Testosterone Therapies & Heart Attack Risks

Testosterone replacement therapy has been linked to an increased risk of serious cardiovascular side effects. Men who took testosterone therapies for “low-T” may have had a higher than normal heart attack risk, blood clot risk and risk of other serious events.

Quick Summary
Testosterone Heart Attack Risk

Testosterone replacement therapy has been promoted and used for a non-medical condition called “Low-T”. Men who used testosterone may have unknowingly been placed at increased risk for serious side effects including heart attack, stroke and other complications.

Testosterone may increase the risk of heart attack in two ways, by changes in cholesterol metabolism which can promote Coronary Artery Disease and by increased blood clot formation. Either condition may increase the risk of a sudden blockage of arteries which supply oxygen to heart muscle. If the blood and oxygen supply is cut off, heart tissue may be damaged or even result in myocardial infarction or heart attack and may also lead to death.

Testosterone is a male hormone that is naturally occurring in the human body. It is approved as a medication to treat low testosterone levels caused by hypogonadism. Even though it has not been approved to treat age-related testosterone decline or “Low-T”, many men have used it for this reason. Drug manufacturers have been accused of improper marketing and of hiding the risks of heart attack, cardiovascular disorders and other side effects.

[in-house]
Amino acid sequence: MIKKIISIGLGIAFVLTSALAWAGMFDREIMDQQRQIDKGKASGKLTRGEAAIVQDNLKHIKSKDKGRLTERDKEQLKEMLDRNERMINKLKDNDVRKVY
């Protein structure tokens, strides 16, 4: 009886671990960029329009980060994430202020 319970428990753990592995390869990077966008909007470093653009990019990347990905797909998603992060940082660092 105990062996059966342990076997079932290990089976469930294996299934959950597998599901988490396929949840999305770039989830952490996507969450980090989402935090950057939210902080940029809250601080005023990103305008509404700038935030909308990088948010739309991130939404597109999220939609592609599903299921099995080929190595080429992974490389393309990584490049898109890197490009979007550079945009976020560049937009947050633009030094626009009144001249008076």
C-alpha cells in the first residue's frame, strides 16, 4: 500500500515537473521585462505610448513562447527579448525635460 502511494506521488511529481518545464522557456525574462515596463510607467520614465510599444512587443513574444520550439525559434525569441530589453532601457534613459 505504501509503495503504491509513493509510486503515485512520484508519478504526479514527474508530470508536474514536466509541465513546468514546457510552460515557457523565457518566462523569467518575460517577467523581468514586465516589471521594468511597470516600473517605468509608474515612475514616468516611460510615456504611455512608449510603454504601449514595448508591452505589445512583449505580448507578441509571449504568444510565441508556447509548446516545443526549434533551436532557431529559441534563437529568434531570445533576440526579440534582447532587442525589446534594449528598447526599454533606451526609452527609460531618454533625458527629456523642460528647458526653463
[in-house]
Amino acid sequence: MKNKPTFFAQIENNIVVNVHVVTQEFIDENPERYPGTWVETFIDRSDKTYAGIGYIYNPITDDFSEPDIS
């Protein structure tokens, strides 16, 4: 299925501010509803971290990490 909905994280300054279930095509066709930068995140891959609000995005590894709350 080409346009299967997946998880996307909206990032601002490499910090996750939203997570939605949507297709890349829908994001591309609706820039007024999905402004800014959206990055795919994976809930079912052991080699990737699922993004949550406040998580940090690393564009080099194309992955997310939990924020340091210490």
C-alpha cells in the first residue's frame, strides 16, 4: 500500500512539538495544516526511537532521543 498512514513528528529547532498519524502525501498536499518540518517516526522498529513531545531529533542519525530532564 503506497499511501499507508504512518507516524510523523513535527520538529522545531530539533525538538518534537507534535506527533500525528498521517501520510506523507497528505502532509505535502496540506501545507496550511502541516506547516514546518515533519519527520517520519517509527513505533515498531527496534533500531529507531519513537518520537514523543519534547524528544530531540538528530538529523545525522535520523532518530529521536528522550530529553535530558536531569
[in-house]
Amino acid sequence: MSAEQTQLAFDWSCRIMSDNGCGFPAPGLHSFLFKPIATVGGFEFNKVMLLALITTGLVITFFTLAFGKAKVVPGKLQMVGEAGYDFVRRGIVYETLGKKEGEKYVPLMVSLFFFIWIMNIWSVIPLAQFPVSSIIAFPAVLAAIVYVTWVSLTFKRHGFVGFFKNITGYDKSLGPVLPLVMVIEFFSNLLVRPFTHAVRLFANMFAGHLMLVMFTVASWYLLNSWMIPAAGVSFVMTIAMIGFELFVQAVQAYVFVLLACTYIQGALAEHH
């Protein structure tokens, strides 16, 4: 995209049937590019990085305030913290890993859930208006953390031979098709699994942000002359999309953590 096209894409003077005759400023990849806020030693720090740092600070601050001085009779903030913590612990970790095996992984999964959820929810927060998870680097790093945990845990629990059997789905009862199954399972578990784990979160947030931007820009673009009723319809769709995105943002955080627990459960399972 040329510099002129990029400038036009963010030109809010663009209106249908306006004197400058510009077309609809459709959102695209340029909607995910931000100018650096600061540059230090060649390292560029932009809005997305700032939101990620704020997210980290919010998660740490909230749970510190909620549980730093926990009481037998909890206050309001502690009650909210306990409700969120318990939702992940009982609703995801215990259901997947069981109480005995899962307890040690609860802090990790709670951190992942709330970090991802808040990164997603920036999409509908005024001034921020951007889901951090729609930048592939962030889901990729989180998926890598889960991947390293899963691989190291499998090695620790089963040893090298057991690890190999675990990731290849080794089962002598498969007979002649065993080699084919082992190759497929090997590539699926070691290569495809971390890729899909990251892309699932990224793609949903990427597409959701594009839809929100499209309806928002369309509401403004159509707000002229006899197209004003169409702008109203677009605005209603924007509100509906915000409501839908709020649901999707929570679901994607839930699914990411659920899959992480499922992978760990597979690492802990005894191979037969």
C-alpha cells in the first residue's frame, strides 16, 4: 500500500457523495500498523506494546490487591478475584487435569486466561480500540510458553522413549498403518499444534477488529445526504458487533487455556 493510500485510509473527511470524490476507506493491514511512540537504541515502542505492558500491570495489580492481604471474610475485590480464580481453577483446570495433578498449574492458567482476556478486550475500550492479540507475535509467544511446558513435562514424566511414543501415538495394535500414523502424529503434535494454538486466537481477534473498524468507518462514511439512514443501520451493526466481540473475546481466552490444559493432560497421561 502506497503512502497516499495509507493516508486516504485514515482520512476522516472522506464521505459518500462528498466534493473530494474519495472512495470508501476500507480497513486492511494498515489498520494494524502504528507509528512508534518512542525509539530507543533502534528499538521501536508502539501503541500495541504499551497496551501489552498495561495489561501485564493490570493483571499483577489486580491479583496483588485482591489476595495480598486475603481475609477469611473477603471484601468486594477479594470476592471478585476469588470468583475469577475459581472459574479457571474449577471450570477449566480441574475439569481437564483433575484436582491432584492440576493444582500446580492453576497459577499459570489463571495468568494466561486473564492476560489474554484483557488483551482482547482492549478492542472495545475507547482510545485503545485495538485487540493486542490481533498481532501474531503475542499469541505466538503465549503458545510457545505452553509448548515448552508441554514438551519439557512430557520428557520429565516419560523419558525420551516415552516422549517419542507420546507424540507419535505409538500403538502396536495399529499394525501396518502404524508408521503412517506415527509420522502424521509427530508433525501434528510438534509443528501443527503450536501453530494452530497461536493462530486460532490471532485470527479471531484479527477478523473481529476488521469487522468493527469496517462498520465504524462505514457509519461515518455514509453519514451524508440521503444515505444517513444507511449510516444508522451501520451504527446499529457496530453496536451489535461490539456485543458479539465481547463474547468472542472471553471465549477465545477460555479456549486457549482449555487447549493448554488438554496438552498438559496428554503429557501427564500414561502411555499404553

Testosterone and Heart Attack

Testosterone use can increase the chances of heart attack through development of coronary artery disease (CAD) because of changes in the body’s metabolism of cholesterol. Testosterone use has also been shown to increase the risk of heart attack due to blood clot development. Either of these conditions can block off the blood flow to the heart muscle, resulting in myocardial infarction or heart attack.

Symptoms of heart attack include:

  • Sudden pain in the chest, back, arm, shoulder or jaw on one or both sides
  • Sudden pressure sensation of the chest
  • Sudden anxiety
  • Shortness of breath
  • Nausea
  • Lightheadedness or dizziness
  • Sweating with cold, clammy skin

Symptoms of heart attack should be treated as a medical emergency.

Coronary Artery Disease and Heart Attack

Coronary artery disease (CAD) is caused by a narrowing of the arteries that supply blood and oxygen to the heart tissue. CAD is usually caused by development of cholesterol-based deposits, known as plaques, along the inside of the arteries, also called atherosclerosis or arteriosclerosis. Testosterone is known to cause changes in the metabolism of lipids and cholesterol, making development of CAD more likely.

Over time, narrowing of the arteries supplying blood and oxygen will cause weakening of the heart muscle. These blood vessels may eventually become completely blocked, requiring medical intervention. The vessels may be opened to restore blood supply by performance of a balloon dilation procedure known as angioplasty. If angioplasty is not possible, a heart bypass procedure may be required to reroute blood vessels and restore arterial blood flow.